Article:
Jan said...

Hola Carlos,

Definitely agree that there is a connection between all of the ancient "corn" goddesses via the bee - the great pollinator. Without the bee, the world is in big trouble. The last few years there has been great concern about the death of hundreds of thousands of bee colonies in the USA for precisely the reason that without bees, pollination is much reduced and left to wind and other insects, and humans doing it quite clumsily and slowly! The bees are the most efficient at the job.

Honey is sacred to the goddess for so many reasons - it has antibiotic qualities and thus was used for medicine; it is a great preservative - it was Isis who told me that Napoleon's body was encased in a coffin filled with honey in order to preserve it for the long journey to his burial spot; it is used to make the sacred mead - very important in ancient ceremonies and, of course, celebrations!

Not many people realize how far back the symbolism of the bee reaches in ancient Egypt - pre-dynastic, related to the archaic goddess Neith who was goddess of just about everything! She was a warrior goddess (Athene), inventor of weaving and cloth-making, goddess of the bee (Per-Nit: "Per" = "house"; "Nit" = "bee", sacred sanctuary at Sais in the Delta. The bee was part of the ancient King of the North's titles - that's how important it was considered, associated with Ra's "tear drops."

Through the connection to Ra, there are Ra's various daughters, including the most ancient one, Hathor (Het-Hert). One of the most compelling tales out of ancient Egypt was the "end of the world as we know it" story of a Het-Hert set loose on mankind to destroy them after they had greatly offended Ra, but mankind was spared when Ra relented and saw to it that Het-Hert got drunk on beer (honey-beer?), fell asleep, and forgot all about her mission of rendering death and destruction.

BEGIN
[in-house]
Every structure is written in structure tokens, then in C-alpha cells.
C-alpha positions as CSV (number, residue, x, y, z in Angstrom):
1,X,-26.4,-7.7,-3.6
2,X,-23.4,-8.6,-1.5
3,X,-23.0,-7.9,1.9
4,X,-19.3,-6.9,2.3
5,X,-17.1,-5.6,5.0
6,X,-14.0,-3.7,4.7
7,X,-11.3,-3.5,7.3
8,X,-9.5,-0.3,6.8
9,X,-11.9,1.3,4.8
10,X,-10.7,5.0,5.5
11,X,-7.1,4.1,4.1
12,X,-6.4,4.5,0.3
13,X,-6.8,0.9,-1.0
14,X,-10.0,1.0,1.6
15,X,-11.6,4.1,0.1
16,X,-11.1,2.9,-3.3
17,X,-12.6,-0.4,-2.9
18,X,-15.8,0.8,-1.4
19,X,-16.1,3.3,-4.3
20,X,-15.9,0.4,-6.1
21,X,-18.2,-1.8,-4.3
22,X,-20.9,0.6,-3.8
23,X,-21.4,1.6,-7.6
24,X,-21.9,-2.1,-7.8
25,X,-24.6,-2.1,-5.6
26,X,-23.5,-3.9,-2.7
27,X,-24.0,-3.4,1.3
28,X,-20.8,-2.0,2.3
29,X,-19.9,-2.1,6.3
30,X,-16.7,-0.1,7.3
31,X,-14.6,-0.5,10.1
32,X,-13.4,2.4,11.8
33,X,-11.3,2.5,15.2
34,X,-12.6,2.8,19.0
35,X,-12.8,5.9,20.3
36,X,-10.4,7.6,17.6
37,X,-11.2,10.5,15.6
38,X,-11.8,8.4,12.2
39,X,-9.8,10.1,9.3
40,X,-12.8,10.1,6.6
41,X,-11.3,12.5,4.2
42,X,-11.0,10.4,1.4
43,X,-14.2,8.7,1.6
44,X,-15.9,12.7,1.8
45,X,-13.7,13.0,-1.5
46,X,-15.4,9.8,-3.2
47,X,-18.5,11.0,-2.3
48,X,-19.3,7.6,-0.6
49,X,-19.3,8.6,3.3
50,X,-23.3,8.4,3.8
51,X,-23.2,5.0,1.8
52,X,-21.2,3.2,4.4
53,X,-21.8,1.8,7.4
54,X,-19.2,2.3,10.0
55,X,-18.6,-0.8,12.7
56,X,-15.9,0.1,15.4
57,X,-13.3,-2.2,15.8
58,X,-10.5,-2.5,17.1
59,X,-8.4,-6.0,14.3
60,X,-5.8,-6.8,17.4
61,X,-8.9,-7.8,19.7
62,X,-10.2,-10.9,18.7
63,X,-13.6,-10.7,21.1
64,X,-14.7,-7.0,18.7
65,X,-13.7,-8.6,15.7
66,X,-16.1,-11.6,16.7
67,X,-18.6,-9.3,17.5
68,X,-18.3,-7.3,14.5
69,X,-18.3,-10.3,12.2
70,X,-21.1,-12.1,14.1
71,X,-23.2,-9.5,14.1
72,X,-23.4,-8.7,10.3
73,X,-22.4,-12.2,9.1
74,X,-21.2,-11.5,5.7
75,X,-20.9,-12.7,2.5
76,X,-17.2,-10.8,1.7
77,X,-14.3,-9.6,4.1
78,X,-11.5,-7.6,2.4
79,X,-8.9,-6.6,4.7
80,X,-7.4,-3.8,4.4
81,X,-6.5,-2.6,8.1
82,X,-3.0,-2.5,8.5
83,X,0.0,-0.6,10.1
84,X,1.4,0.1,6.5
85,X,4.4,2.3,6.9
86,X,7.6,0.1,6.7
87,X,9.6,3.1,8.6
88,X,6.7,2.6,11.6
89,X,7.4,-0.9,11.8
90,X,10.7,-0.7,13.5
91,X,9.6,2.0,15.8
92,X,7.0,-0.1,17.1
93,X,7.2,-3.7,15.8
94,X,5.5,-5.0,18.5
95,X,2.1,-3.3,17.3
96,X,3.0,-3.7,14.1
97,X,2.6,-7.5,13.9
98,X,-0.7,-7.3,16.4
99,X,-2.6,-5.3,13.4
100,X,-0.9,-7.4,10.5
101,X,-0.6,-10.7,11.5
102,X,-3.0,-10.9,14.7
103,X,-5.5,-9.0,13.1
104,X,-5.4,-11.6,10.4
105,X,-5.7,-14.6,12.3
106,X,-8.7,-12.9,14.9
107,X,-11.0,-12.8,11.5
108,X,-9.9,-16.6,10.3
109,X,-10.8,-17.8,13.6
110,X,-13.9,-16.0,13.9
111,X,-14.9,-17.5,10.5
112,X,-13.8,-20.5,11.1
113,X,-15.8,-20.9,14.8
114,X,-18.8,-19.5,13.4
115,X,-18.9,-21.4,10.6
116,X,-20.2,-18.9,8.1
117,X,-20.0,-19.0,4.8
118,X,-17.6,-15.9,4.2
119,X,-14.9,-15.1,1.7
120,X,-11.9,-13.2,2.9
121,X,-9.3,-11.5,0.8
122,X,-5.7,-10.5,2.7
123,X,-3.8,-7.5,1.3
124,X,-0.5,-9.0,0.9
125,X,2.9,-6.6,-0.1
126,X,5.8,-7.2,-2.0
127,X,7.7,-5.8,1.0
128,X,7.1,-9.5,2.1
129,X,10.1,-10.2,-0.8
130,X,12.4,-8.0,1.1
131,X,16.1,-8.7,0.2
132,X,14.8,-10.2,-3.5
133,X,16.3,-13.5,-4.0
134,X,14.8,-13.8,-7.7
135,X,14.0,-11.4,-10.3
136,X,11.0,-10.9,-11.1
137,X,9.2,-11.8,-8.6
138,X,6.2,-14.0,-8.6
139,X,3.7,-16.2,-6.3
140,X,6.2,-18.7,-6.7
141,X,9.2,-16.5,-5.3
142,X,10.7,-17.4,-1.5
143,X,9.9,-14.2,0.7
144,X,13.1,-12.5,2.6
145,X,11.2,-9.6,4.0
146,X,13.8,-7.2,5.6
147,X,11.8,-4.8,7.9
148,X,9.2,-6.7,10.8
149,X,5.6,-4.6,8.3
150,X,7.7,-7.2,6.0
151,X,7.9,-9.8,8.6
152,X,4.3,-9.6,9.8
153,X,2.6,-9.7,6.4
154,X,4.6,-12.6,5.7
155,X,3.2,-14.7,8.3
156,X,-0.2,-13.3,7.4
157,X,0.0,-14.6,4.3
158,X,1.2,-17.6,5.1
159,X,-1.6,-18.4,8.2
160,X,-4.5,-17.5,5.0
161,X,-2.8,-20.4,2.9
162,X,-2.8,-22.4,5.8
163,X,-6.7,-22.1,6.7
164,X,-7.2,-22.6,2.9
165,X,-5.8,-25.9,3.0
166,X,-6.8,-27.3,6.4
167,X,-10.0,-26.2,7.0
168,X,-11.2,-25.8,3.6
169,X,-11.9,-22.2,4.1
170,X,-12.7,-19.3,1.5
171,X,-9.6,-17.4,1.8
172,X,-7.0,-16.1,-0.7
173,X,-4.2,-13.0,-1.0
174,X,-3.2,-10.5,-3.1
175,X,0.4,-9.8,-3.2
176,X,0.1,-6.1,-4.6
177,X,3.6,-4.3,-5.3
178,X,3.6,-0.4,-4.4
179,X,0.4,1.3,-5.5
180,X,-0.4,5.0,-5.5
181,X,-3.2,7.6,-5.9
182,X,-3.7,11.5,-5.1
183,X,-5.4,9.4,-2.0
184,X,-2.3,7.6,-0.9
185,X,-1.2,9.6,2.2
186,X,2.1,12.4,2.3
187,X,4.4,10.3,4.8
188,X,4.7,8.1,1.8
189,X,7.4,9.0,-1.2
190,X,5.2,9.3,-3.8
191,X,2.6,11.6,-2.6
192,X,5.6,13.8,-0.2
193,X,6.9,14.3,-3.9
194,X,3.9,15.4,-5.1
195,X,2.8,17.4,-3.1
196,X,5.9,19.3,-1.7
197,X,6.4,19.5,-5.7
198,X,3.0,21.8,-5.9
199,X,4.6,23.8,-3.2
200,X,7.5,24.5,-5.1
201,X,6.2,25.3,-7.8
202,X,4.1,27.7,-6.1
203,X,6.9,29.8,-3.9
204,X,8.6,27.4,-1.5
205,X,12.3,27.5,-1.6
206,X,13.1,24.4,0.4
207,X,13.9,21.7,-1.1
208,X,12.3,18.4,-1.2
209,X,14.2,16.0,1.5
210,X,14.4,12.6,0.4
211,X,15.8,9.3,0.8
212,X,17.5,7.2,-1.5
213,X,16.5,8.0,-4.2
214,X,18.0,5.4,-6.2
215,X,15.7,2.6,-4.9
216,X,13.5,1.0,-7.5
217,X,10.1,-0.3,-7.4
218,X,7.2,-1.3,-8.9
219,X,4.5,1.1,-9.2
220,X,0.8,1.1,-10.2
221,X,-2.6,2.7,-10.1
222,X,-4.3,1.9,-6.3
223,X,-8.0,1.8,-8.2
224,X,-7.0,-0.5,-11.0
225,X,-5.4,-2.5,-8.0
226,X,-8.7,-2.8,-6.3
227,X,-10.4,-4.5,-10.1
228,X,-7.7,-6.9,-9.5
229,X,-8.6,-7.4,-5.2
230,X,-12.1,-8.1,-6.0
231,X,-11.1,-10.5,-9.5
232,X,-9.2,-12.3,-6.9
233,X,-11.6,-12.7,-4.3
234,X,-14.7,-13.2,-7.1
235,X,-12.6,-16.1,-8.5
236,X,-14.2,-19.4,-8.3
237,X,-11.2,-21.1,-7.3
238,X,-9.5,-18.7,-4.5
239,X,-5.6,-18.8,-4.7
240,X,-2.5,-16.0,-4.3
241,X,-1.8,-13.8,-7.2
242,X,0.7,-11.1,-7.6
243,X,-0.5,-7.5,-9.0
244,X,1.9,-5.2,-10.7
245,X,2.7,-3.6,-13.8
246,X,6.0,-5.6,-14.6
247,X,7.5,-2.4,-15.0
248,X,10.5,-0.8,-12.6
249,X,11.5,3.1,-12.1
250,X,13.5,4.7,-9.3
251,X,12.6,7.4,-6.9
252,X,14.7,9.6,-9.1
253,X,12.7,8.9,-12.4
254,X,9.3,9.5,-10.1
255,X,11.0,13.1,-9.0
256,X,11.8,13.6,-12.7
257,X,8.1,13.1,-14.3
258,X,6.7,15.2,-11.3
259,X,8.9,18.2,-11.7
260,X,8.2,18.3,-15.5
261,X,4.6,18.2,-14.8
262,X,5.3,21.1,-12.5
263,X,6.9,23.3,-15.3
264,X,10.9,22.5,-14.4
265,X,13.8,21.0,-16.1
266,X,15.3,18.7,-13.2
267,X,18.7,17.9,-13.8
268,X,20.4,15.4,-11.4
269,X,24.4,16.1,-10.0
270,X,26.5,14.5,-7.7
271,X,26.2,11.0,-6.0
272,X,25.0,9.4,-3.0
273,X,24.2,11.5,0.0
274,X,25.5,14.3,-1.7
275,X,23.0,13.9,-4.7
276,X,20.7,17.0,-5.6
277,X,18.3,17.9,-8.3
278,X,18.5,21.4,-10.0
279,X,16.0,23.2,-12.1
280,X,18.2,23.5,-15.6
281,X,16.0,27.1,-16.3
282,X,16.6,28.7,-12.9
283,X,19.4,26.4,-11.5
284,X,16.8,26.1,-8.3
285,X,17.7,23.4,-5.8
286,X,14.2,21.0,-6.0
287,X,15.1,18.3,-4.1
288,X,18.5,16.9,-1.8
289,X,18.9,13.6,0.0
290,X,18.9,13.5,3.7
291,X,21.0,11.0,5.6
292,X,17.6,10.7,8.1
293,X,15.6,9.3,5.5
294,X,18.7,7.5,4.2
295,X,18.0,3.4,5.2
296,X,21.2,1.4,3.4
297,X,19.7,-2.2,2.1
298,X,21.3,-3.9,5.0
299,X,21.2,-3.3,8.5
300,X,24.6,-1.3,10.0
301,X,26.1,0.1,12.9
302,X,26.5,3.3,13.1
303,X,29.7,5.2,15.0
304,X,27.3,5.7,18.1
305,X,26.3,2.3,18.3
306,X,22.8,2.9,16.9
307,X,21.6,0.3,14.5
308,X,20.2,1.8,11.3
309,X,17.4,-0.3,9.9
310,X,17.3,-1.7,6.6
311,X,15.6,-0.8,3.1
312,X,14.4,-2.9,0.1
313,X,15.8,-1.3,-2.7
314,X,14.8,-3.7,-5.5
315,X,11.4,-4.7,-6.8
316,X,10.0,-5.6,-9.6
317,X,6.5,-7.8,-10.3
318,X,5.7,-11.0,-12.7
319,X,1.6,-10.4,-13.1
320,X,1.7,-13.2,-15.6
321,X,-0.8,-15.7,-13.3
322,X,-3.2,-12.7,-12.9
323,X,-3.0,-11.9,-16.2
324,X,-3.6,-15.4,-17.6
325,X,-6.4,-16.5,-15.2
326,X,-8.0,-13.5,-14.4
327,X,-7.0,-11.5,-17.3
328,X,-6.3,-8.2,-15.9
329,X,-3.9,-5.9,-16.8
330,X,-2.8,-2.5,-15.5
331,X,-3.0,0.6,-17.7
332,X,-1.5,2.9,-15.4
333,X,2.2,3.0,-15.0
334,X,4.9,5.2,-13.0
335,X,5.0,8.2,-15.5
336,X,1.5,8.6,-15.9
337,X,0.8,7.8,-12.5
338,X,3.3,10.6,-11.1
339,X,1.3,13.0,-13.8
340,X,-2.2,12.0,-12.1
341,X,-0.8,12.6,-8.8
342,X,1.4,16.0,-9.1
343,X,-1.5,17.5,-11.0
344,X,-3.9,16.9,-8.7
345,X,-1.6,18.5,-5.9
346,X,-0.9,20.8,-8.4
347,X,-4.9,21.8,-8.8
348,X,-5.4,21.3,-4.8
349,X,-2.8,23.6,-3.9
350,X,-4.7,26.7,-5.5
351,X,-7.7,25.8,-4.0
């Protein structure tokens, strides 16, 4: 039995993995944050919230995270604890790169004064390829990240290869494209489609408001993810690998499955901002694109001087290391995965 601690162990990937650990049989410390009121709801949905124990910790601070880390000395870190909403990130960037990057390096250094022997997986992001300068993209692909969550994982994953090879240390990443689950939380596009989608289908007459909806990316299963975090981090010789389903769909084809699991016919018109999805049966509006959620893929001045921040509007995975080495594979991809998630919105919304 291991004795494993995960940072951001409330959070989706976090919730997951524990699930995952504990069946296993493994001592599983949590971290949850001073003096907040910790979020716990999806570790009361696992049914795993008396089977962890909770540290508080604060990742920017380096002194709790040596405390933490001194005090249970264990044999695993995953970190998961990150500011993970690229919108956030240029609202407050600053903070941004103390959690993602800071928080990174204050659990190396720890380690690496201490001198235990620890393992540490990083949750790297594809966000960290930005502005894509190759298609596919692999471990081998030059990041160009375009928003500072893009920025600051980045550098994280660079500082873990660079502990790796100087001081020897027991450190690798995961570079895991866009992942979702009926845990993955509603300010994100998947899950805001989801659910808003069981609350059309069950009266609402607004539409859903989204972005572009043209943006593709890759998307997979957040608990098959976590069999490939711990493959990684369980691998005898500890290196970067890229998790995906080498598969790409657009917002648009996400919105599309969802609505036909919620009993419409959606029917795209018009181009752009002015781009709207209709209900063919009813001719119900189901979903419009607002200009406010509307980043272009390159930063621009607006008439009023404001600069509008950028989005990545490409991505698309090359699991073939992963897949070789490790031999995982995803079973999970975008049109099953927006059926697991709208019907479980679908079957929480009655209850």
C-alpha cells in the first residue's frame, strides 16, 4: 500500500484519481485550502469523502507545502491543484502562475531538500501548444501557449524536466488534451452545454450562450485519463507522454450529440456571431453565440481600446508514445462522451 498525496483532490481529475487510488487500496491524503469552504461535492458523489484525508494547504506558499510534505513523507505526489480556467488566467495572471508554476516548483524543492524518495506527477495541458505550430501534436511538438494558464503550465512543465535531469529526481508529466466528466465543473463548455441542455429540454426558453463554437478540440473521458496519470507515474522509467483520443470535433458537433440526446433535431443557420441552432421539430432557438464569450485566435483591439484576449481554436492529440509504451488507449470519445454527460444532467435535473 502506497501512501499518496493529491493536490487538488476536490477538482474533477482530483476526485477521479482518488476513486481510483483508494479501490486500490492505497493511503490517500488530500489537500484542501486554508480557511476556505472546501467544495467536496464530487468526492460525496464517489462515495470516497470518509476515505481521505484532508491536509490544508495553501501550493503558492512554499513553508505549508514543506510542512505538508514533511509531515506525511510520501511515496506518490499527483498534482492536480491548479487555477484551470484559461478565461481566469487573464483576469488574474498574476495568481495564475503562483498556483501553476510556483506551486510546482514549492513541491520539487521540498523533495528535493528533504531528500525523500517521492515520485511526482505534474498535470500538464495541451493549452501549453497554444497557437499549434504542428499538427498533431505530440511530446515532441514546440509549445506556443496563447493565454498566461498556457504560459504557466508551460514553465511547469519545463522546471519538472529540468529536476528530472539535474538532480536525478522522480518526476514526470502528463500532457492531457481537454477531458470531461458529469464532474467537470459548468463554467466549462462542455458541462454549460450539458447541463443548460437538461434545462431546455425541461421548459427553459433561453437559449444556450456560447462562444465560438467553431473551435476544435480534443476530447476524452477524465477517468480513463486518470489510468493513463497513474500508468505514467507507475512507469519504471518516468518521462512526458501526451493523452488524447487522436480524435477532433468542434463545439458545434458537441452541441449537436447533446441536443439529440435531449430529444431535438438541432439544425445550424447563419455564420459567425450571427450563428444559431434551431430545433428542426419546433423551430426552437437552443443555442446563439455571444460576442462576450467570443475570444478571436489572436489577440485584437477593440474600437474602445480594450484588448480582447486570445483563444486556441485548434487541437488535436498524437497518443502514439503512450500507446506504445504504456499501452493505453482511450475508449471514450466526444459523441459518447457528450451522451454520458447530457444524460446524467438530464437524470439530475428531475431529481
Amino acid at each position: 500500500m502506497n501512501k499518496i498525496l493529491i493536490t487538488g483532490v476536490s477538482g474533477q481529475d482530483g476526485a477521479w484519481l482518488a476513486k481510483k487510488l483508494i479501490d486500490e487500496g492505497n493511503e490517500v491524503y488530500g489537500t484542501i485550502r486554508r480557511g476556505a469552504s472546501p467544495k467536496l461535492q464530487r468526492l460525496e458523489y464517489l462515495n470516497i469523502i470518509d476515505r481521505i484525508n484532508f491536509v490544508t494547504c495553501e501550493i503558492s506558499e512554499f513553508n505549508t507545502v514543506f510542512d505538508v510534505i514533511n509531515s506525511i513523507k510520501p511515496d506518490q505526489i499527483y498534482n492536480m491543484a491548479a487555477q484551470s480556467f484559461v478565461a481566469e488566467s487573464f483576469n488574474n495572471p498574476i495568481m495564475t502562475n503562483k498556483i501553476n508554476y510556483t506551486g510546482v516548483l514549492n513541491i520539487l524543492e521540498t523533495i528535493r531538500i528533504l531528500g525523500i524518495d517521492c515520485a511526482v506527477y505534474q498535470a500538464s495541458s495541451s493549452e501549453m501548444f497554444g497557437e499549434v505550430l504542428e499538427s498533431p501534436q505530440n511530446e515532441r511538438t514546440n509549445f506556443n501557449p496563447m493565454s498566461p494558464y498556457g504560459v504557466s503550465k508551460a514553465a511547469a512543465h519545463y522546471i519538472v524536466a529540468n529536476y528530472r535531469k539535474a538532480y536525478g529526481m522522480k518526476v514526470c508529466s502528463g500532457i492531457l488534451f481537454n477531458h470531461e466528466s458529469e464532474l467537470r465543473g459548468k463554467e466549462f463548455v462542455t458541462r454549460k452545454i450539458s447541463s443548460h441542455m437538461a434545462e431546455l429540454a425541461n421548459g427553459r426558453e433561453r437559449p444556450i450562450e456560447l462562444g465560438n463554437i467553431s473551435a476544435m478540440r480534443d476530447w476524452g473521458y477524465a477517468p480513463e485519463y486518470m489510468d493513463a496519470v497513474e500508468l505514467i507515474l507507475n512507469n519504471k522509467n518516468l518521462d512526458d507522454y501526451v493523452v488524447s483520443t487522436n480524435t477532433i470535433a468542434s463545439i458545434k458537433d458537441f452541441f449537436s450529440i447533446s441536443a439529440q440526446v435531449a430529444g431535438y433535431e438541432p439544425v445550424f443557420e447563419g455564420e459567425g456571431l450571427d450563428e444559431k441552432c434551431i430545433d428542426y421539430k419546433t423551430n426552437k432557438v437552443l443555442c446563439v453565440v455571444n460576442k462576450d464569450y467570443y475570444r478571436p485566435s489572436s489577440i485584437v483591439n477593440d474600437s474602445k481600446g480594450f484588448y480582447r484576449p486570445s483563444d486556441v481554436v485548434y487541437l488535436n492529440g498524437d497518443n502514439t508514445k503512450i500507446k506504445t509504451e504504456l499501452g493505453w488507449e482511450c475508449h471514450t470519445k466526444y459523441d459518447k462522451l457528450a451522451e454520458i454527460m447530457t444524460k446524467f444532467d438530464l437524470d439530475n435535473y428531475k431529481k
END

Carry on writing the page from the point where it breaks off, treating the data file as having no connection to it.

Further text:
This is the flip side of Het-Hert's identity as a pre-dynastic goddess of fertility, beauty and music. It's classic - the "two-faced" goddess, LOL! One side represents life; the other side represents "death" - but also the promise of resurrection, so there really was no such thing as death in the old belief system.

I wish we still had that belief. Now all we have is a cold, foreign god stuck somewhere up in "heaven" who, in the old days, used to routinely kill off "his people" by various awful methods - fire/brimstone; disease/plague; starvation; drowning in a universal flood, etc. Some god, yech!

Unknown said...

...hi, jan,
the 2-face goddess=feast and famine=chicome coatl/7snake,
the 7=deer(culture)=ce-uen(tli)=
one offering, any 2 goddess as
2=ehecatl/wind-weave hecate,
the wind that brings rain, and
usually they are linked to venus,
as mazatl/7/deer was. the goddeses
melt into each other, share attributes like sisters they are.
i have Hathor as, h/th/t/tlalli
toloa(N)=tla(l)toloa(N)=bow to
earth/tlalli tlan land.
her old name, het=h/th/tetl(N)=
fire=t/l/red/t/l=red earth.
the egyptian dynastys came from the east, red hair was prized and
many a pharoah/pharoana had it,
they were deer tribe like all the
east-west-east nomads. the scarab
on which they base their funeral
practices is also the word, caribou, as i may have told you.
Ra, of course,=r/l/t/tlatla(N)=
flame=rha(old name for rhubarb-strewn volga).